(excellent; top 30% of SciThri)
Year published: 2011
Category: science thriller; mystery; medical thriller
Tech rating (out of 5):
SUMMARY (from amazon):
We all keep secrets, but what if someone wasn’t just stealing our secrets but changing them . . . and our brains?
Journalist Nat Idle is nearly gunned down in Golden Gate Park. He quickly learns it was no random attack. Suddenly, in pursuit of the truth, he’s running for his life through the shadows of Silicon Valley, a human lab animal caught in a deadly maze of neurotechnology and institutional paranoia. And his survival rests entirely in the hands of his eighty-five-year-old grandmother, Lane, who’s suffering from dementia and can’t remember the secret at the heart of the world-changing conspiracy.
Written by a Pulitzer prize-winning journalist, Devil’s Plaything: A Mystery for Idle Minds is a terrific new novel (May 2011) that successfully defies many conventions of the thriller genre, making it feel fresh and original. It’s part science thriller, part mystery, part literary fiction about memory and the value of living in the present moment. Richtel’s big hook is the pair of protagonists he created: Nat Idle, an ex-medical student now commitment-wary, digitally-overconnected blogger/journalist, teamed with his beloved grandmother, who suffers from dementia and for most of the book has only a tenuous grip on reality. (Makes for some real challenges writing dialogue, but opens a variety of possibilities for the writer to drop clues which may or may not be “true”. Richtel pulls it off.) At the core of the mystery is a secret hidden somewhere in Grandma’s very unreliable memory, and Nat must find it. The dynamic between these two characters, combined with superior writing, really makes this book.
The setting is also integral to the way Richtel tells his story. Everything happens in the San Francisco Bay area. The unique flavor of the city’s neighborhoods, residents, and culture provide a convincing and engaging backdrop.
Devil’s Plaything is not a shoot ’em up, super-hero kind of thriller, but more of an intelligent, thoughtful, and yes, action-filled story with intriguing biomedical and ethical themes. It doesn’t have any gigantic plot twists, but it is also not predictable and never formulaic. The book is more mystery (protagonist must figure out what happened) than thriller (protagonist must stop something from happening); in fact the “ticking bomb” is introduced rather late in the story and isn’t very convincing, nor does it feel truly necessary.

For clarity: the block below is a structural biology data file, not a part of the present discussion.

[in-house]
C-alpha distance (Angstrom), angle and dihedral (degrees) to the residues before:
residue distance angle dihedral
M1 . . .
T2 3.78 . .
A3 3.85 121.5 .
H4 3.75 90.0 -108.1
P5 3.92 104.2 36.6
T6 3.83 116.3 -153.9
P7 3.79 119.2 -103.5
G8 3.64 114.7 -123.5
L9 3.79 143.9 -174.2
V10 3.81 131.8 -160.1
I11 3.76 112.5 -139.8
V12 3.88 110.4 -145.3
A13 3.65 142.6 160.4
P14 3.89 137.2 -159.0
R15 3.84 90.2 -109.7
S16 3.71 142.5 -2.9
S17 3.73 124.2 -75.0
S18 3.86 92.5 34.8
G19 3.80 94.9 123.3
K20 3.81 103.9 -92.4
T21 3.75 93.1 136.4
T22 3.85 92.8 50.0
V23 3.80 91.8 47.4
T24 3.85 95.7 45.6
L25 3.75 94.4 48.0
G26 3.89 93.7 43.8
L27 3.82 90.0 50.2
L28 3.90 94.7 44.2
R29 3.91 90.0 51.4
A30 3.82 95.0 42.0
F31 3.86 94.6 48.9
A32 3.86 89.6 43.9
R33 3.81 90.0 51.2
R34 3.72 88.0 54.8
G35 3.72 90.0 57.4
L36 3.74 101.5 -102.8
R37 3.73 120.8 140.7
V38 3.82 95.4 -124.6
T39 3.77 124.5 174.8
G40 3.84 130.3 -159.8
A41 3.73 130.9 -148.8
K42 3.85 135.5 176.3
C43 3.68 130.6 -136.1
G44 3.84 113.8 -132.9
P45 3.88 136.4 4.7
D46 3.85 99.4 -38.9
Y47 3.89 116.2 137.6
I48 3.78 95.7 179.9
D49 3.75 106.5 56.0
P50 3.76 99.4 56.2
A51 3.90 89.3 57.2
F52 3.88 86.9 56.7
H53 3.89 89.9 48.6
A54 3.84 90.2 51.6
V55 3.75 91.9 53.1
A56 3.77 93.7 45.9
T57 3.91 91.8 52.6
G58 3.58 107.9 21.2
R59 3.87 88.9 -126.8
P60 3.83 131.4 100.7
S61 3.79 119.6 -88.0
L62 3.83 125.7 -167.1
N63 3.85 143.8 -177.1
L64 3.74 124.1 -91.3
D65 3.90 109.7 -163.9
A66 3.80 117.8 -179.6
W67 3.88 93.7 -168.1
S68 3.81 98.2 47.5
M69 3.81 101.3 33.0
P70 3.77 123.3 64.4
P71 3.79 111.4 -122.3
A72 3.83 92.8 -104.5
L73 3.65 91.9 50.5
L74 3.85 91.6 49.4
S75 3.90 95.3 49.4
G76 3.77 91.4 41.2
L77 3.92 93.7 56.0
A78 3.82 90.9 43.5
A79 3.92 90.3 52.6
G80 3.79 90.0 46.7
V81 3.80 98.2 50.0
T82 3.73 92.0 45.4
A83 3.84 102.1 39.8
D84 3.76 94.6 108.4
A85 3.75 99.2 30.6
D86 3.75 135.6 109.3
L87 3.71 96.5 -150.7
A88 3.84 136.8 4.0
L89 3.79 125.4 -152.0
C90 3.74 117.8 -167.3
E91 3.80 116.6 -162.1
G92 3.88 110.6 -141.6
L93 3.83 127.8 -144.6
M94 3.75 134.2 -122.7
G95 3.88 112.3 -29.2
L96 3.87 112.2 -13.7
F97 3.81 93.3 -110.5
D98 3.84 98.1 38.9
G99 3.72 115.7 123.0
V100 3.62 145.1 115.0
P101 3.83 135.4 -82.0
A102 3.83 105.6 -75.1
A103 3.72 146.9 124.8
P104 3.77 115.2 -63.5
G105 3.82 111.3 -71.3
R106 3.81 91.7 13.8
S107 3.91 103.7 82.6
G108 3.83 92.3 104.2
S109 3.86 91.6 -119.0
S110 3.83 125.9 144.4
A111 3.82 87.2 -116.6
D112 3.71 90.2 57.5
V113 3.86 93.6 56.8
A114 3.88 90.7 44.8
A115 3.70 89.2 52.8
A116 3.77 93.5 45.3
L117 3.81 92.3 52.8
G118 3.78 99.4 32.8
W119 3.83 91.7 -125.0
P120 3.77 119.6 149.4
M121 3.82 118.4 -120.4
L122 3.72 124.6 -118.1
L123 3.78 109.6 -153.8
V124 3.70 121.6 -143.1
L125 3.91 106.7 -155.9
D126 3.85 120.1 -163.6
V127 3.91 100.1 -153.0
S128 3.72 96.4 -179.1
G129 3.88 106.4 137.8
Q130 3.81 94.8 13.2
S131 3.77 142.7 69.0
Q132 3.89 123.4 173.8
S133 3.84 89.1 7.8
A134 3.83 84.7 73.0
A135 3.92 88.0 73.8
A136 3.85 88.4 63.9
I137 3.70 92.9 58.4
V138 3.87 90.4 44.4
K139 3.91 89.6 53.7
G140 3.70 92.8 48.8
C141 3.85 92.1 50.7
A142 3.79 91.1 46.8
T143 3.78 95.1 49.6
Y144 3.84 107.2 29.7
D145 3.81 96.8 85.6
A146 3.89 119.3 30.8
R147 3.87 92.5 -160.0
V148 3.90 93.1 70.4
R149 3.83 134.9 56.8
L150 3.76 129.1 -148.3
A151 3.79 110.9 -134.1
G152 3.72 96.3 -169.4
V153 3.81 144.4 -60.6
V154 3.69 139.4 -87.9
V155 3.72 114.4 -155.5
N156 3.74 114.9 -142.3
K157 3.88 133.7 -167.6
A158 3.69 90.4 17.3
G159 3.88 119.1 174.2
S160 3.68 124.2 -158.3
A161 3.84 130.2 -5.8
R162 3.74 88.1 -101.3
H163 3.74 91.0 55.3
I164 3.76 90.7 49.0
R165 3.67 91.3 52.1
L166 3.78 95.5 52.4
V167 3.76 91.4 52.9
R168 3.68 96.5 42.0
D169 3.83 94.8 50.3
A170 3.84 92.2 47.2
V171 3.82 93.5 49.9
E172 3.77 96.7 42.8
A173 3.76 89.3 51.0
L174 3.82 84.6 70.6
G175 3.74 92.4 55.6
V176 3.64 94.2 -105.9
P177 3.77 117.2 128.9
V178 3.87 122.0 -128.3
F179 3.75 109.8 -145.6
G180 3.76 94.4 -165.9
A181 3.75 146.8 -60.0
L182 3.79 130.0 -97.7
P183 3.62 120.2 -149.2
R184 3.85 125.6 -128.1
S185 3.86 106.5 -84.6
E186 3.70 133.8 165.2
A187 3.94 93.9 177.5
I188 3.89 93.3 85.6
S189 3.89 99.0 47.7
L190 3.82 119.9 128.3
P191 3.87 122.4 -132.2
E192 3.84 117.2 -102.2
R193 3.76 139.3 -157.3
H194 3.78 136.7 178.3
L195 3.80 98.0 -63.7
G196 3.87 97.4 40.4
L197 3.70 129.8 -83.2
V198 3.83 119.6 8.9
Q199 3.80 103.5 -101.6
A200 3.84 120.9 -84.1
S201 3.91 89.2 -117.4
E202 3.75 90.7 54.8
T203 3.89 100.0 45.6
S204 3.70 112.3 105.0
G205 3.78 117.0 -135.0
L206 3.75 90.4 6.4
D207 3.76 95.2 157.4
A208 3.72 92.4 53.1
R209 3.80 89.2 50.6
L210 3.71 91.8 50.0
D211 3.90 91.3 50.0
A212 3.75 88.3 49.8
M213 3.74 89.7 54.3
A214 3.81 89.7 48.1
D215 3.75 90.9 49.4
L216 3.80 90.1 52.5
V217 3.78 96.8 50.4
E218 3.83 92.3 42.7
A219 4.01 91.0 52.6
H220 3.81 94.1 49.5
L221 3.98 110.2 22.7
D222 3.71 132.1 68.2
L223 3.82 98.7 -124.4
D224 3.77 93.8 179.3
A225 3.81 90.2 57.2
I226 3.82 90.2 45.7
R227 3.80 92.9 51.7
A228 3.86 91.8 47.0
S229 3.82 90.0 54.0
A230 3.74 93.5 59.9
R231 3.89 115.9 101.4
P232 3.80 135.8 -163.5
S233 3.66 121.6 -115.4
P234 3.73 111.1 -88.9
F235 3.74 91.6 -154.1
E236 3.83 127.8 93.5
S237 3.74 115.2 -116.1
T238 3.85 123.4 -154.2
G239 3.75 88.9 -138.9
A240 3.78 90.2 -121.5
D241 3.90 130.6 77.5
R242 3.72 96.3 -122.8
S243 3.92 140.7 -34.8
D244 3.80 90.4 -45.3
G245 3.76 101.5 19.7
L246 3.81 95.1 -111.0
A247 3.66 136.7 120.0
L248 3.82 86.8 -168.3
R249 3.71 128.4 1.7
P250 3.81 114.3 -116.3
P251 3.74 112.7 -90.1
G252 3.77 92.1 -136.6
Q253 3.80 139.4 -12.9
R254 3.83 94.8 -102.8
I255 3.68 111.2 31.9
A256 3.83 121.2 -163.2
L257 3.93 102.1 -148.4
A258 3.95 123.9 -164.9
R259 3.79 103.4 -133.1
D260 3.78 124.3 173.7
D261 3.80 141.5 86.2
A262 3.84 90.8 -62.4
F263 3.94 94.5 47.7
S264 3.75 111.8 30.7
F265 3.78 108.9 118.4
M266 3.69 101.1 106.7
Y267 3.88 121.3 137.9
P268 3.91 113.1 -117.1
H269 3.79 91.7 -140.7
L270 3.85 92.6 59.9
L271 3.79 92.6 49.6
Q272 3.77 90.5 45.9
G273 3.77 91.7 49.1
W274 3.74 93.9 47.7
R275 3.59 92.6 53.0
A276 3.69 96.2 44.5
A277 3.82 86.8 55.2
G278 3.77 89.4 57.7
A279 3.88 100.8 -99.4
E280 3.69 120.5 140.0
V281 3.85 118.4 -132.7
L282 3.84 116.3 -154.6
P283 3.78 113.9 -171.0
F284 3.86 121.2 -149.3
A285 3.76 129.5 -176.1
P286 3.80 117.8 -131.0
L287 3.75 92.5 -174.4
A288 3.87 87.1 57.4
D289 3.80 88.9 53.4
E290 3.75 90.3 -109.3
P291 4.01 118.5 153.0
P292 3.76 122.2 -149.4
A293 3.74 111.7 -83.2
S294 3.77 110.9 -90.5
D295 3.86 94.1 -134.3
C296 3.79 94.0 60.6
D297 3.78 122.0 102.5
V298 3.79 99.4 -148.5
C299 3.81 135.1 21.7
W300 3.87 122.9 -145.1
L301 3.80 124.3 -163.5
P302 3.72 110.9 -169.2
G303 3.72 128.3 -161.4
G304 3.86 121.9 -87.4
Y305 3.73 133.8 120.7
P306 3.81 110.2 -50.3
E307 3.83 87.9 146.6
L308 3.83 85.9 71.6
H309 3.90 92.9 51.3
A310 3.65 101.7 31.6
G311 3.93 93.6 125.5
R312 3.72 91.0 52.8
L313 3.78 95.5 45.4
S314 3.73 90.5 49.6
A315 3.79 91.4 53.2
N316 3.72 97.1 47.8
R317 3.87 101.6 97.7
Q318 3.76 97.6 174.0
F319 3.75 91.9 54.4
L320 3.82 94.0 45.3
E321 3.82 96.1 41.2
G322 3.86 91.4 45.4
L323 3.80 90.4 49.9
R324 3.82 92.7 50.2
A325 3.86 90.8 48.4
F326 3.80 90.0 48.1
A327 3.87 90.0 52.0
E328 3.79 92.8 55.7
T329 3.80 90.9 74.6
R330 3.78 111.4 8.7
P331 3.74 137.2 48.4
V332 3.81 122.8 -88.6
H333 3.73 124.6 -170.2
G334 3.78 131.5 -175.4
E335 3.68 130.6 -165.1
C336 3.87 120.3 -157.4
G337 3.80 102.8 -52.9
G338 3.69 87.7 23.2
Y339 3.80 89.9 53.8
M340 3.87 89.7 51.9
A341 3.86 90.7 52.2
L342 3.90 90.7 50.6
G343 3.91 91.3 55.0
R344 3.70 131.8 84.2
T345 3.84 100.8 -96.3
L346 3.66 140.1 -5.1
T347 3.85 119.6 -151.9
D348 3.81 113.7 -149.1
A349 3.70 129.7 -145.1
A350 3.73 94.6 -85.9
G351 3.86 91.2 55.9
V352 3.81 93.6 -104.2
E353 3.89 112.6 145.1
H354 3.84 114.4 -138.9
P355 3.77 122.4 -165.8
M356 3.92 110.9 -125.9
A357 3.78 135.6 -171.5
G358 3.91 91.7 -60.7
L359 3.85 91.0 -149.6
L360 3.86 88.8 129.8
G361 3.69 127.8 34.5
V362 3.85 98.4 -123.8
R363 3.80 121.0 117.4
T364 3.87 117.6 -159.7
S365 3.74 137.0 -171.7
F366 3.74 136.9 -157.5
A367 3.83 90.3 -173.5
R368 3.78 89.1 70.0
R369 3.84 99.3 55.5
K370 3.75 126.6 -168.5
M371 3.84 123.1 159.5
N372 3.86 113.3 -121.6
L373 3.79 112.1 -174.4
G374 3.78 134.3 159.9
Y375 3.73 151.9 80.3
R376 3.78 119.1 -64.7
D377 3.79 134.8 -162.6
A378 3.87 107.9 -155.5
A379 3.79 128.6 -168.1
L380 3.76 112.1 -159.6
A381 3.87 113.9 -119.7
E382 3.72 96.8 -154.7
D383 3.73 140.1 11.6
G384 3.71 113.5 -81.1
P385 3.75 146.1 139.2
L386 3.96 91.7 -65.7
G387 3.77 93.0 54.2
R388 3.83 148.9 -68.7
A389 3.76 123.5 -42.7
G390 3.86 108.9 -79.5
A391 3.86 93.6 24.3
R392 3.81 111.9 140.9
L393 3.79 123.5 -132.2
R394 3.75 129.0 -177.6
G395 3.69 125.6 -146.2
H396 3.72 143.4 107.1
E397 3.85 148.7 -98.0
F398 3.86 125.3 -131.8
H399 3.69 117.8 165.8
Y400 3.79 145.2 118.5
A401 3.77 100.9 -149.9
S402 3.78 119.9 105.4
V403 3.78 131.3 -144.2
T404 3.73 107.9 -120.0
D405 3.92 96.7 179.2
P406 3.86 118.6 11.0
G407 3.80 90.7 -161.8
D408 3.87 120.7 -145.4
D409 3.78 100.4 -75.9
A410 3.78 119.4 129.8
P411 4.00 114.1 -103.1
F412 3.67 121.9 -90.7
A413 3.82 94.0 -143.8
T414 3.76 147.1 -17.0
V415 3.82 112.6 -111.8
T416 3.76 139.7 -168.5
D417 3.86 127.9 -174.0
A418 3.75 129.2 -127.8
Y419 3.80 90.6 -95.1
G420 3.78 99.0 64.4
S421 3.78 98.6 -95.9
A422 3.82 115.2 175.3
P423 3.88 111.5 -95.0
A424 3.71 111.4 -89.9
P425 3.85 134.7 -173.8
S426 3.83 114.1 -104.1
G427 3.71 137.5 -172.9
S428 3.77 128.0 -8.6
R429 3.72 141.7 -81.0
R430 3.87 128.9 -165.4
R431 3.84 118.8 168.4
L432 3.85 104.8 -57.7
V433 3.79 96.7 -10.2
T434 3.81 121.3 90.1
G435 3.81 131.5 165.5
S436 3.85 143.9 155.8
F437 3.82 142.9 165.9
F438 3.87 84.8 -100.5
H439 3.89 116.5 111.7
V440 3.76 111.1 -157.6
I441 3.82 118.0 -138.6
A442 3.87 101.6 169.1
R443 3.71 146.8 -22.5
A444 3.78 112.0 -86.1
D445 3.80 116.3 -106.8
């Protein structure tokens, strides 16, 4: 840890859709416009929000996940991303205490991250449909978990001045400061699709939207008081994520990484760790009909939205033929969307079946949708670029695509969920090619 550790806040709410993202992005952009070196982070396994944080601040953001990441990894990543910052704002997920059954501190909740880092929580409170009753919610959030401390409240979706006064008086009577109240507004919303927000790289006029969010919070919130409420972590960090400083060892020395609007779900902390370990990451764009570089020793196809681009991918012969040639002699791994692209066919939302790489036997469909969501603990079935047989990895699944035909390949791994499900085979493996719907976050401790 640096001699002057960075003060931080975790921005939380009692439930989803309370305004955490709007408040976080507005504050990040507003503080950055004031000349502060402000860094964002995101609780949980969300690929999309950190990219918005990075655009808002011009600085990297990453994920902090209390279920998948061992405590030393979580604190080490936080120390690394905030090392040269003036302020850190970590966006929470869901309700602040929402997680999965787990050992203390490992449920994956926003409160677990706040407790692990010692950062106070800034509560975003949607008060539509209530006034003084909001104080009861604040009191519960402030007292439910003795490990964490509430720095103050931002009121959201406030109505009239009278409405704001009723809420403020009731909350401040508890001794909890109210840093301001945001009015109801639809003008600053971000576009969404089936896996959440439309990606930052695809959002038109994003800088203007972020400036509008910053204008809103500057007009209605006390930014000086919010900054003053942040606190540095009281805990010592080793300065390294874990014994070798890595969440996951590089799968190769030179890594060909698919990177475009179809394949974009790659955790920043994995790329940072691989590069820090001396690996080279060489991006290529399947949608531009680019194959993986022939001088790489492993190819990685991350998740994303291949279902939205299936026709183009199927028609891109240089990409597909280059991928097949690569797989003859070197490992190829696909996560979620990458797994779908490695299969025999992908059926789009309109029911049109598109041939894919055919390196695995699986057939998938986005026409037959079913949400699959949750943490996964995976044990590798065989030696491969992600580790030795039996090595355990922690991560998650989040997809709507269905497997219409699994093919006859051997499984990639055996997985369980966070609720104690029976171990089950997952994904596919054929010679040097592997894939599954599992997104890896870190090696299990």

I give 4 biohazard symbols instead of 5 only because the biomedical content lies lightly in the story. It’s important to the plot, but does not dominate the reader’s attention. This is a story about people, not technology. Richter touches on some fascinating “neuro-tech” and much of what he says is absolutely factual (in fact, related to the story he wrote which won the Pulitzer). Medical people should ignore the absurd (but fortunately, passing) reference to antibiotics at the end of the story. The whole plot line about breaking the binary code definitely requires significant suspension of disbelief; like many such things in thrillers, the reader just has to go with it and not ponder too deeply.
Richtel writes really well. Some of my favorite quotes from this book:
“He starts his engine. He pulls a tight U-turn, and heads off in pursuit of a killer in a gas guzzler. One day I’m nearly shot by a hybrid driver, then by a driver of a Humvee. On my side, I think, G.I. Chuck in his sports car. I’m in the middle of a battle involving the entire automobile food chain.”
“Out walks a Napoleon complex: ninety-eight pounds of hair and bar fight.”
“Their parents experimented with drugs and sex, but the hipsters are playing out their discontent by inventing new combinations of omelet ingredients using farm fresh produce and biotechnology.”
Keywords and themes: neurotech; Sea Cliff; multitasking; cortisol; binary code; brainwashing; distracted driving; texting; PTSD; reprogramming; hacking; Alzheimer’s
Do not read this book if: you’re addicted to the “Brain Age” video games
FCC disclaimer: A free e-copy of this book was given to me by the publisher for review. As always, I made no guarantee that I would read the book or post a positive review.